they
wished to
keep
private
perceptions
of different health care lo¬
Responses
were
analyzed
with
regard
from
parents
or friends and whether
they
cations
(Table
3).
A list of five health
to
demographic
variables of
gender,
would
forgo
health services because
care locations
(their
regular physician's
grade,
and school. Females
than males to have concerns
friends
race,
were
might
find out.
However,
white
office,
other
physician's
office,
teen
clin¬
more
likely
students
at
school C were somewhat more
ic
or
other
clinic,
emergency
department,
they
wished to keep from
parents
and
likely
than nonwhite students to
forgo
and school
health
center)
were
given.
thus
forgo
care.
Females were
less
like¬
health services because
parents
might
Respondents
were asked to check off
all
ly
than
males to
forgo
care if friends or
find out
(24.4%
vs
15.0%;
2=8.70;P<.01).
locations where
they
would consider
go¬
teachers
might
find
out. White students
When
given
the
statement, "I have a
ing
for care if
they
had an illness "like
a
and rural and
suburban students were
doctor I can
trust,"
64.4% of all
bad
respon¬
sore throat,"
and also for "concerns
more
likely
to have confidential concerns
dents
agreed,
31.1%
disagreed,
and 4.4%
about
pregnancy,
AIDS
[acquired
im¬
and
forgo
if
care
parents,
friends,
or
no answer. Over
half
gave
(54.4%)
of all
munodeficiency
syndrome],
or
drug
or
teachers
might find
out
than nonwhite
students had never discussed confiden¬
alcohol
problems"
that
they
"wanted to
students
and
urban
students.
Re¬
tiality
with a health care
provider.
Those
keep private."
For those
respondents
sponses did not differ
by grade.
who
had discussed
privacy
with their
phy¬
with
a
regular
source of health
care,
To
separate
the effect of
school from
sician were less
likely
to
forgo health
85.5%
reported they
would
to their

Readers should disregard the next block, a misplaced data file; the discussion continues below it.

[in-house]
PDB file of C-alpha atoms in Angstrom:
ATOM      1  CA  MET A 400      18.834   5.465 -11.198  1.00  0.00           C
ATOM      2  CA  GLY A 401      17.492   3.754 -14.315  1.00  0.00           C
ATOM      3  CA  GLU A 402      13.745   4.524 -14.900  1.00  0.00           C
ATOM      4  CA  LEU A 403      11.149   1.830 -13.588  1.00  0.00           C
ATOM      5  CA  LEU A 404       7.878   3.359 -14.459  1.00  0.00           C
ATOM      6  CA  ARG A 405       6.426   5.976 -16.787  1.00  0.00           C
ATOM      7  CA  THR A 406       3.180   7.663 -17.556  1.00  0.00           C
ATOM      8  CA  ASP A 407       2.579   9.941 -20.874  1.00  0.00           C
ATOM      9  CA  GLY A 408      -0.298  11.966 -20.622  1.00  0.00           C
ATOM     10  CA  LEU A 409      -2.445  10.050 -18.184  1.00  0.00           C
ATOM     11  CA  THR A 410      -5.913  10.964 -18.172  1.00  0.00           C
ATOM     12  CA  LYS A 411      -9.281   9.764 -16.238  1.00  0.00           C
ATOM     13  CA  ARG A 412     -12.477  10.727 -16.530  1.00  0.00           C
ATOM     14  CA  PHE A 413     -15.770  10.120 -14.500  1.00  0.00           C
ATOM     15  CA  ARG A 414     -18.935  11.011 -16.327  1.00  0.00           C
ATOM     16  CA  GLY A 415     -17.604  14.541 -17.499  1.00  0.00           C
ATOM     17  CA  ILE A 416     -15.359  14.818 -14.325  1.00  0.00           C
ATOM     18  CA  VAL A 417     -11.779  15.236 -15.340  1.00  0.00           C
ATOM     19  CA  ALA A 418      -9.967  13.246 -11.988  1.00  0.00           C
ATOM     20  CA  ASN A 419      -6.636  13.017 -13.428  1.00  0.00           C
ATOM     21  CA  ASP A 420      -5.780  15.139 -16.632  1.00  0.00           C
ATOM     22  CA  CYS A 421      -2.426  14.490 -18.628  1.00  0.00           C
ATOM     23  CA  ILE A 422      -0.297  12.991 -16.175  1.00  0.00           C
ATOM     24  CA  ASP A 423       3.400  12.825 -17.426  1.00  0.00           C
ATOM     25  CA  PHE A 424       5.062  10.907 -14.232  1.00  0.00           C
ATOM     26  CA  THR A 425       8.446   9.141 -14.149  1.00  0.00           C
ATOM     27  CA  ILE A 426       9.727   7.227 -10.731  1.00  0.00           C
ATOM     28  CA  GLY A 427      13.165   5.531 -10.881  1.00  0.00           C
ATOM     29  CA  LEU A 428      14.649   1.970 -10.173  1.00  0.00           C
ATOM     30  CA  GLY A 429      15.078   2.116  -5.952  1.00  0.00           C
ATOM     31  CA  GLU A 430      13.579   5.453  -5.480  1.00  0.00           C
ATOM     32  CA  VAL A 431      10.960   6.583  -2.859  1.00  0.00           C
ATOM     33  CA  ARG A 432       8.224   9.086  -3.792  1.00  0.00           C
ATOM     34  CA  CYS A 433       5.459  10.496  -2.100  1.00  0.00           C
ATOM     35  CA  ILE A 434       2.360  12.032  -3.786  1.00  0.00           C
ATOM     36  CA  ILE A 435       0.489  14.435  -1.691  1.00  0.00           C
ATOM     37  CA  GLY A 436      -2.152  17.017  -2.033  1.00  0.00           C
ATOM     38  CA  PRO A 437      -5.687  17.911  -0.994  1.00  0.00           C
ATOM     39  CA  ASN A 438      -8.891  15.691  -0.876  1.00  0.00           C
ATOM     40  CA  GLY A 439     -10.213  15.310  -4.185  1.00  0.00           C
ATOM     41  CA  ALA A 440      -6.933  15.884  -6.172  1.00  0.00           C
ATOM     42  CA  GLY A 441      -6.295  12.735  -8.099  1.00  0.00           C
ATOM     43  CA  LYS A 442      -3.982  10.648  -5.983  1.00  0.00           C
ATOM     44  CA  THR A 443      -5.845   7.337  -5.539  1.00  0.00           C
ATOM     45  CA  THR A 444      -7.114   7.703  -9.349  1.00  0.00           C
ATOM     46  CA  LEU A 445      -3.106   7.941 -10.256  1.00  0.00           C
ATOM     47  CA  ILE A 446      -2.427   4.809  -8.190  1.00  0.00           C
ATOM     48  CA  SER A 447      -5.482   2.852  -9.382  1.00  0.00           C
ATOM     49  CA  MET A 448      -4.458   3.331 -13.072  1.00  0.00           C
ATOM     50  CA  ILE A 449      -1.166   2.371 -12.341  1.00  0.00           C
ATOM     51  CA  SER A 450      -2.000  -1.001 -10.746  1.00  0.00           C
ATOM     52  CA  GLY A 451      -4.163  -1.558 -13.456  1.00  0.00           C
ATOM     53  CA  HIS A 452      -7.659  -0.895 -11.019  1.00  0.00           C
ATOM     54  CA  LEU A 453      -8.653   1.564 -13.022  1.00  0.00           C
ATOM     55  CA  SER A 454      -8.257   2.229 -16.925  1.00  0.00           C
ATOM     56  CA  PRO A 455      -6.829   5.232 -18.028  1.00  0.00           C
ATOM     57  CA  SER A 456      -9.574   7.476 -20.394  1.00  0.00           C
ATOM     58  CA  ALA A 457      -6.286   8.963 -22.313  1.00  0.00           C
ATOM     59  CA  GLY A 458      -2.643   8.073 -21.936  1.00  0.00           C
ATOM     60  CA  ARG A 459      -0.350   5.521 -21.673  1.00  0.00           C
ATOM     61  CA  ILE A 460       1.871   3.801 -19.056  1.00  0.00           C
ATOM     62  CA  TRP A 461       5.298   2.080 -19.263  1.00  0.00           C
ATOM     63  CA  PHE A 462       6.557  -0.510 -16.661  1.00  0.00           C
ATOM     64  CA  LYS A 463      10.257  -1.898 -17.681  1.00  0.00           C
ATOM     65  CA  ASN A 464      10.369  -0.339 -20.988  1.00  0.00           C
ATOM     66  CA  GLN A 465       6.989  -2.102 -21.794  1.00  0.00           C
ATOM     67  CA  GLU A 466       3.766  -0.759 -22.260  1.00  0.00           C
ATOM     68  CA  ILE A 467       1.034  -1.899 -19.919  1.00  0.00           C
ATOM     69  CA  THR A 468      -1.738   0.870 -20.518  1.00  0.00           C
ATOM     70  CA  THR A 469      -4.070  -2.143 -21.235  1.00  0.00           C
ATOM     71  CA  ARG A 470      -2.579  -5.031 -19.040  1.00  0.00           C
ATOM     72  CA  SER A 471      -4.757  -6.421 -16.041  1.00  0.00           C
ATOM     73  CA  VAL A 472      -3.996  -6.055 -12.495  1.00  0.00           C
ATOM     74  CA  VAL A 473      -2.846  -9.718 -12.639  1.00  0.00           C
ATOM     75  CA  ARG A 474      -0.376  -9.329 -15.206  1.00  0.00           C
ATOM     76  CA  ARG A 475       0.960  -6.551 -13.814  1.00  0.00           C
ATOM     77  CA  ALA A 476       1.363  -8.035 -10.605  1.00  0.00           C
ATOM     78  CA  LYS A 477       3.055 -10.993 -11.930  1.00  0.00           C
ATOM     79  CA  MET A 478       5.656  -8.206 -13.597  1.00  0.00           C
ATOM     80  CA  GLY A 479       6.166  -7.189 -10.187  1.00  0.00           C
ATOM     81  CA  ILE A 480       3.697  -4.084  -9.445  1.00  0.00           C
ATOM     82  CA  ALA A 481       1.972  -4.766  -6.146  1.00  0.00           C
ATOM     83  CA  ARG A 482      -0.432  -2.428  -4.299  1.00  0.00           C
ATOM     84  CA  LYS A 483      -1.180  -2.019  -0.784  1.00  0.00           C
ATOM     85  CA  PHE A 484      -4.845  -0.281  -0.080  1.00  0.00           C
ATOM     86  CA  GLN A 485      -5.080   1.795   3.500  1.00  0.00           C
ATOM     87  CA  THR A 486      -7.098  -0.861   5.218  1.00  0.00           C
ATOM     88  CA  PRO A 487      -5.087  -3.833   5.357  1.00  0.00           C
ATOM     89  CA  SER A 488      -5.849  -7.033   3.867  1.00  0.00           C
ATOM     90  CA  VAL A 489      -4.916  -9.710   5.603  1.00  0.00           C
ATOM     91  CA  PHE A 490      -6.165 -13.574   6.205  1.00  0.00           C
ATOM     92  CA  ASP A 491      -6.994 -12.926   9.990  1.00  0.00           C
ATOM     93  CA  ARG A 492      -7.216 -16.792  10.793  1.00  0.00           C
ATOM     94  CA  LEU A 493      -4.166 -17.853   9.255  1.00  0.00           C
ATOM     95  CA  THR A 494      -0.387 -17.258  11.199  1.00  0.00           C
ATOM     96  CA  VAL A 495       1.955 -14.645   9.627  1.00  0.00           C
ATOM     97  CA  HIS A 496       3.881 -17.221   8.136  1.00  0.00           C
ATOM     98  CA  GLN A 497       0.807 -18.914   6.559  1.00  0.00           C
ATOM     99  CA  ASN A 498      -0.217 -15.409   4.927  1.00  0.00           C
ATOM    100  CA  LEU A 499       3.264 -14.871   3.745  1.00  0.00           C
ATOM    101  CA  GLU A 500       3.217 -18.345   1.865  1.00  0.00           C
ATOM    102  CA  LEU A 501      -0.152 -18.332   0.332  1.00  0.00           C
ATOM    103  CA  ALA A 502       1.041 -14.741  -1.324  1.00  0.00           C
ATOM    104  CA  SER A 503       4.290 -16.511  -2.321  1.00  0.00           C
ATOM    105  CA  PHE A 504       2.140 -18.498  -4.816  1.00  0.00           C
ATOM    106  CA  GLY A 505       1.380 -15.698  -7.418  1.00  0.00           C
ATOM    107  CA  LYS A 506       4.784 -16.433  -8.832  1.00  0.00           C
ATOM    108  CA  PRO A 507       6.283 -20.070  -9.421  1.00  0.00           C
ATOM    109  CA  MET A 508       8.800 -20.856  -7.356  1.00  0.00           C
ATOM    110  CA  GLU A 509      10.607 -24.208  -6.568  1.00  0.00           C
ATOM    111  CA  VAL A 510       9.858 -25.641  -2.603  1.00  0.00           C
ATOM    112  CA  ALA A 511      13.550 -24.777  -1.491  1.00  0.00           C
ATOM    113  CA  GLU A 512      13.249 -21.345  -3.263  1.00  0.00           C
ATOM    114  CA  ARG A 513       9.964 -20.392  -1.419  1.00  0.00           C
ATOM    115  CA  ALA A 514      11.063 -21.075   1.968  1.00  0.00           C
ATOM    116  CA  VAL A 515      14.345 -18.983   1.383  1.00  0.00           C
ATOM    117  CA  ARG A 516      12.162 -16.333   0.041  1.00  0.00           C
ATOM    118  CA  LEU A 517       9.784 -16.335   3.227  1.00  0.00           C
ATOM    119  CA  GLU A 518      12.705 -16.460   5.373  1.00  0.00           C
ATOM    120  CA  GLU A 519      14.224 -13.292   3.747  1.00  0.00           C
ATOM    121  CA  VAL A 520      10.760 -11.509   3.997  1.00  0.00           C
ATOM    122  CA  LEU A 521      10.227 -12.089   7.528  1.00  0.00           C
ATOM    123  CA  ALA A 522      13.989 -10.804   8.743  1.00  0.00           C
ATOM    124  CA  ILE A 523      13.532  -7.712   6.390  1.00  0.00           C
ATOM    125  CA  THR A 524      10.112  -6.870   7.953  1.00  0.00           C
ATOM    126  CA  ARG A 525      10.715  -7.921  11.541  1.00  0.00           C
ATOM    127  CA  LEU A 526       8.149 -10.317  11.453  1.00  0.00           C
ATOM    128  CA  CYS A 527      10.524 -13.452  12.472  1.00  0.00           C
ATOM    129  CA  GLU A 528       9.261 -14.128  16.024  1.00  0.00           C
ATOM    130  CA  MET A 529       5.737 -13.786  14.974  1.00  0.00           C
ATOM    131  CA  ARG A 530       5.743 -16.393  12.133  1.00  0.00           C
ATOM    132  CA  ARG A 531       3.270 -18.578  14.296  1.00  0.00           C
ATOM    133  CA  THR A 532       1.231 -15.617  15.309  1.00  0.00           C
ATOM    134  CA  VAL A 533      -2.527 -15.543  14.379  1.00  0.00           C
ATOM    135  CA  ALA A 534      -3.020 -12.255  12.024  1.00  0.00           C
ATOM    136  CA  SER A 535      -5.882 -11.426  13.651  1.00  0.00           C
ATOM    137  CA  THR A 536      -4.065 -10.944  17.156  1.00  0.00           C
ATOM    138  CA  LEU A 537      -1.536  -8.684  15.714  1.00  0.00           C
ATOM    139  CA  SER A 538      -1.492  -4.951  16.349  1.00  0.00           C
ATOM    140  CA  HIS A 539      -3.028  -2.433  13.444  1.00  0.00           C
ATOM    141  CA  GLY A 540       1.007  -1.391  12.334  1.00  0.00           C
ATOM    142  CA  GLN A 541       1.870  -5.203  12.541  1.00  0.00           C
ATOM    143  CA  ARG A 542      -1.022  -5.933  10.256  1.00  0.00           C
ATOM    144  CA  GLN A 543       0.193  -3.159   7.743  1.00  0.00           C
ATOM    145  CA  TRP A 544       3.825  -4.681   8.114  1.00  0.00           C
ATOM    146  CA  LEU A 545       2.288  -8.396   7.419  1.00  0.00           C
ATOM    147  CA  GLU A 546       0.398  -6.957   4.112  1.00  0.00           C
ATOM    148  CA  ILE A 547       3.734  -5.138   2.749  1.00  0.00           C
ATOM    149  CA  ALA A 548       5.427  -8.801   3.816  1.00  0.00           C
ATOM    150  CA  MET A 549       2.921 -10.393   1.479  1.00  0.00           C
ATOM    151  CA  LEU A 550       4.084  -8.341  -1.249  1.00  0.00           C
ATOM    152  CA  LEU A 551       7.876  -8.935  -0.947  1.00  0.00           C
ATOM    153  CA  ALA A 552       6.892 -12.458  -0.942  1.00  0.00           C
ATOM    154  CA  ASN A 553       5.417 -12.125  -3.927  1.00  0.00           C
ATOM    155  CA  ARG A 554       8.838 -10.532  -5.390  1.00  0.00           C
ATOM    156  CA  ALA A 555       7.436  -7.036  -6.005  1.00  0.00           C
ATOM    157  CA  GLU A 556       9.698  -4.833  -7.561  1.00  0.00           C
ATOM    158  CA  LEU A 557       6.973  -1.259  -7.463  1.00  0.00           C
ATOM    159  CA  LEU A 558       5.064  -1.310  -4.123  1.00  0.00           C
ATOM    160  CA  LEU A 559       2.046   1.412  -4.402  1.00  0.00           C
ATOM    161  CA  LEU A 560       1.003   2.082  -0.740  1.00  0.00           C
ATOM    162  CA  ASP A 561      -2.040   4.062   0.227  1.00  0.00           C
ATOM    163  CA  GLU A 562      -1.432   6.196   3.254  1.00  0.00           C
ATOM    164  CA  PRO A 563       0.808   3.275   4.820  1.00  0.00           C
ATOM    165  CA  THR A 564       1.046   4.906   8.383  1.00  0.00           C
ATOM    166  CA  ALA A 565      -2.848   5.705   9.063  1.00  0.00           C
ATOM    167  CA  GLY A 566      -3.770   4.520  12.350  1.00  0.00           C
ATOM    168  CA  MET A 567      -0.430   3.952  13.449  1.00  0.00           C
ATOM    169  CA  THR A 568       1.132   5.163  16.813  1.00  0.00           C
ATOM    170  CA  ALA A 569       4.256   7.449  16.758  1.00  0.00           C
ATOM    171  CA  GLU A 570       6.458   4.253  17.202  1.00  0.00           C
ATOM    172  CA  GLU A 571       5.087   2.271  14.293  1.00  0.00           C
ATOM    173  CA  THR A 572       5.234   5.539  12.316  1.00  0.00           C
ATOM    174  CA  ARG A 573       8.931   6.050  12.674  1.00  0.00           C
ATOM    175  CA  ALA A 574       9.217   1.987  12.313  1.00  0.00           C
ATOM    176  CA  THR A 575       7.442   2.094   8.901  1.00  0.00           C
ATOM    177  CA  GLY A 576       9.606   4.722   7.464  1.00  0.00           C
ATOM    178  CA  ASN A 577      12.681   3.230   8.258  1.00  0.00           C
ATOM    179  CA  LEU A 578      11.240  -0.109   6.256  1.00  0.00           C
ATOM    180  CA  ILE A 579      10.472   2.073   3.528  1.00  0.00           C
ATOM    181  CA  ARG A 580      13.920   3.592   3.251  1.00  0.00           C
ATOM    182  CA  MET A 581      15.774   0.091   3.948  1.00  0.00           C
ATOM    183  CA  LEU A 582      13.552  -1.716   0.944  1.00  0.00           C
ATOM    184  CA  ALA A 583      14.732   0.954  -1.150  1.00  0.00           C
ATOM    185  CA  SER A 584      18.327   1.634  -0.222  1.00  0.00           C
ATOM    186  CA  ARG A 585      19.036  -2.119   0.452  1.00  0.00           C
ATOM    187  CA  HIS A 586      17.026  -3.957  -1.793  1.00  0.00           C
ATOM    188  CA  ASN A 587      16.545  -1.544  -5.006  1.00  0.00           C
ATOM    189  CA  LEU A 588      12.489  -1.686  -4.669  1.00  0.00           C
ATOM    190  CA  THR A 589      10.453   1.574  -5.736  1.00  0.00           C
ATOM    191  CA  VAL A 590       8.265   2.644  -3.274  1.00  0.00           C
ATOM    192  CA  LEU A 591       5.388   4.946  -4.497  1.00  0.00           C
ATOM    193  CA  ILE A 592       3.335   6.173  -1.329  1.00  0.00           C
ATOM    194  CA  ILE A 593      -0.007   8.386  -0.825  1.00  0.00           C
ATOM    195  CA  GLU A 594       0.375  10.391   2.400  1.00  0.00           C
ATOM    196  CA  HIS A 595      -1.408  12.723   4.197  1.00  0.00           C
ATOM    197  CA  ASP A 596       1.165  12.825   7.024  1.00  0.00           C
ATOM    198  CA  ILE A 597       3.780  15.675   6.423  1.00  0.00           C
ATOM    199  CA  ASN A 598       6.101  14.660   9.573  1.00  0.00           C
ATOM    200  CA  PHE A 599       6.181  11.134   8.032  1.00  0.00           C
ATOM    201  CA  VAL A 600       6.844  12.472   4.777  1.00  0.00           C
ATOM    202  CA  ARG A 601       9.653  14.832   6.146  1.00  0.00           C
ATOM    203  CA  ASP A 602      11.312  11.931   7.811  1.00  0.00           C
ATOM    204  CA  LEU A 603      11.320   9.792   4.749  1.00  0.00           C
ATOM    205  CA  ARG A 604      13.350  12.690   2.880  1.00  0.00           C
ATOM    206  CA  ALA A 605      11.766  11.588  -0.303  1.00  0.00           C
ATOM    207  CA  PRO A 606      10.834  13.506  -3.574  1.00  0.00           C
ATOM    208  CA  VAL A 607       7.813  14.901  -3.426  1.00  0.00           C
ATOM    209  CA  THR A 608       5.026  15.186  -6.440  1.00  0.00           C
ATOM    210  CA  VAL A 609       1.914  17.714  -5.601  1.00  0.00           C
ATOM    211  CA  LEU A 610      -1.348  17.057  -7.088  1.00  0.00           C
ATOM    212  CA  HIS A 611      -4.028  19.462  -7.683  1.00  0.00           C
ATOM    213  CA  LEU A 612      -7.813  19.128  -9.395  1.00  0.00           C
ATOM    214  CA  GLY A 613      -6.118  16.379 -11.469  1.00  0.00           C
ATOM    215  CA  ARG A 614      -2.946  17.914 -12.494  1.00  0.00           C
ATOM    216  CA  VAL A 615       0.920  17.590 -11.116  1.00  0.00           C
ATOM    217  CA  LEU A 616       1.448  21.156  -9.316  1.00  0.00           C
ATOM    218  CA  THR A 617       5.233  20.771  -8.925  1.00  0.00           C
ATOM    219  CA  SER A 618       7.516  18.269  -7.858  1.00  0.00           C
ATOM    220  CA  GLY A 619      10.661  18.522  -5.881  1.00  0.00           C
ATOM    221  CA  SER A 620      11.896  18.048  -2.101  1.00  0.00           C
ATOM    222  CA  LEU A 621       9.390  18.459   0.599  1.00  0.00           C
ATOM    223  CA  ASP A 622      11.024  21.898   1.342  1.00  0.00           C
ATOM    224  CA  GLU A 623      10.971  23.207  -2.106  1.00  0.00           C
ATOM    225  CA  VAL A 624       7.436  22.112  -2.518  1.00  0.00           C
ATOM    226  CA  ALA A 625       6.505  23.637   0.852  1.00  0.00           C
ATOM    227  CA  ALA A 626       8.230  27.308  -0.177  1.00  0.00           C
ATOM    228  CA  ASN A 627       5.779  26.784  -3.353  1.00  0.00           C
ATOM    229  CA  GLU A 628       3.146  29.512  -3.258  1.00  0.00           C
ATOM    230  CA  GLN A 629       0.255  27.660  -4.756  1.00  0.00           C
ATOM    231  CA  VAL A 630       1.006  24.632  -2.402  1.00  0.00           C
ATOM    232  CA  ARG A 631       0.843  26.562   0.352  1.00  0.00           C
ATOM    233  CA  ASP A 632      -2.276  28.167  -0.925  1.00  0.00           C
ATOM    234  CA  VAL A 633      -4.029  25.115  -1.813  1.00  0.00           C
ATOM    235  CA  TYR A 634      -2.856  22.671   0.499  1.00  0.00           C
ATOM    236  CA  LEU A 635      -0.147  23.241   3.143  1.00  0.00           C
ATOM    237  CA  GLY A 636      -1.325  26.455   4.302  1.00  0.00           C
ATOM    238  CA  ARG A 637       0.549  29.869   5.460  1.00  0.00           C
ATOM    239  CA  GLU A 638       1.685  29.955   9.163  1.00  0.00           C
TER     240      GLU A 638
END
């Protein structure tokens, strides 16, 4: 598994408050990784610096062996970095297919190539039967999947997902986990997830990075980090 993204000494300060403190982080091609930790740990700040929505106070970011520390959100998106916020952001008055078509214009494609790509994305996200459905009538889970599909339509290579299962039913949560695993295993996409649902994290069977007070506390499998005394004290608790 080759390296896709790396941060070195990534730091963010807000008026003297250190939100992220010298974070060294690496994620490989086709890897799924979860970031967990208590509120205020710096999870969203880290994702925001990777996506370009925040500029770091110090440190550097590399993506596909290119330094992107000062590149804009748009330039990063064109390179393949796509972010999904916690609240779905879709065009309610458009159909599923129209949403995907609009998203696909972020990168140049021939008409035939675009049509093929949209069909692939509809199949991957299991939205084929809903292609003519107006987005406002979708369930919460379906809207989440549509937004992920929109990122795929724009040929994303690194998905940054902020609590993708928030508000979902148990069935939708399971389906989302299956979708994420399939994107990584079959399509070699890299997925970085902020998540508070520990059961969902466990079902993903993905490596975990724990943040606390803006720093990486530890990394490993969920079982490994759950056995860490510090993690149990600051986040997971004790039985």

go
data
from school C (the school with
race,
care because of
confidentiality
concerns
regular physician's
office for an illness
the
highest proportion
of
lower-income
than those who had
not
discussed
priva¬
like "a bad
would
sore
throat,"
but
only
56.9%
students)
were
analyzed
separately by
cy (forgo
care because
parents
might
find
go
to that
physician's
office for
There were no
race.
significant
differ¬
out:
21.8% vs
28.8%;
2=7.72;
P<.01;
for¬
private
health concerns.
Students were
of white
ences found between responses
go care because
friends
teachers
or
might
then
asked to
choose the single most

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Table 3.—Perceptions of Adolescents on Confidentiality of Health Care Locations (N=1295) might find out. This study
Table 3.—Perceptions of Adolescents on Confidentiality of Health Care Locations (N=1295)
might
find out. This
study
confirms the
notion that
perceived
lack of confiden¬
Adolescents
Willing
to Use
Location, %*
Adolescents' Assessment of
tiality may
be
barrier to health care
a
Health Care
Location Privacy, %f
for
adolescents.
some
For Private
The
majority
of students
(89%)
were
Health Care Location
For Illness
Concern
Most Private
Least Private
able to
choose
the correct definition of
Regular physician's office
Other physician's office
77.5
50.5
63.6
5.5
the word "confidential."
However,
only
5.9
6.8
about one third were aware
oftheir
right
Teen or other clinic
11.5
44.6
23.1
5.9
to confidential care for certain health
16.1
28.0
Emergency department
issues,
confirming
results of a small
study
School health clinic
13.7
12.4
3.1
51.0
of adolescents in
Massachusetts.14
Less
"Students were asked to check off all locations where
would consider
than half of the
they
going
for care.
respondents reported
tStudents were asked to choose the single most private
and least private locations.
having
talked about
privacy
with
ever
a
health
care
provider. Clearly, educating
Table 4.—Adolescent Knowledge of Confidentiality Laws (N=1295)
adolescents about
confidentiality
in
health care is needed. Those students
Answer
who had discussed privacy
in a health
"Don't
care setting
likely
to
for
were more
go
Question
Correct, %
Incorrect, %
Know," %
This
finding
reflect the effec¬
care.
may
your
state, teenagers
can
get
tiveness of
patient-provider
treatment
for
sexually
transmitted
disease or venereal disease with¬
of
confidentiality, although
discussions
this may be
out parents' knowing."
35.3
18.8
43.8
confounded
by
utilization.
state, a teenager
with a
"In your
There have been
reports
regarding
drug problem
can
get
treatment
the
de¬
without
21.4
47.0
difficulty
care
providers
have
in
his/her parents' knowing."
veloping
confidential
relationship
with
a
adolescents, independent
of
the
already-
private
and least
private
health location
health
providers
should
keep specific
established
provider/parent
relation¬
from
the same list of five locations
(Ta¬
health issues confidential and
We found that
responses
ship.13·15
a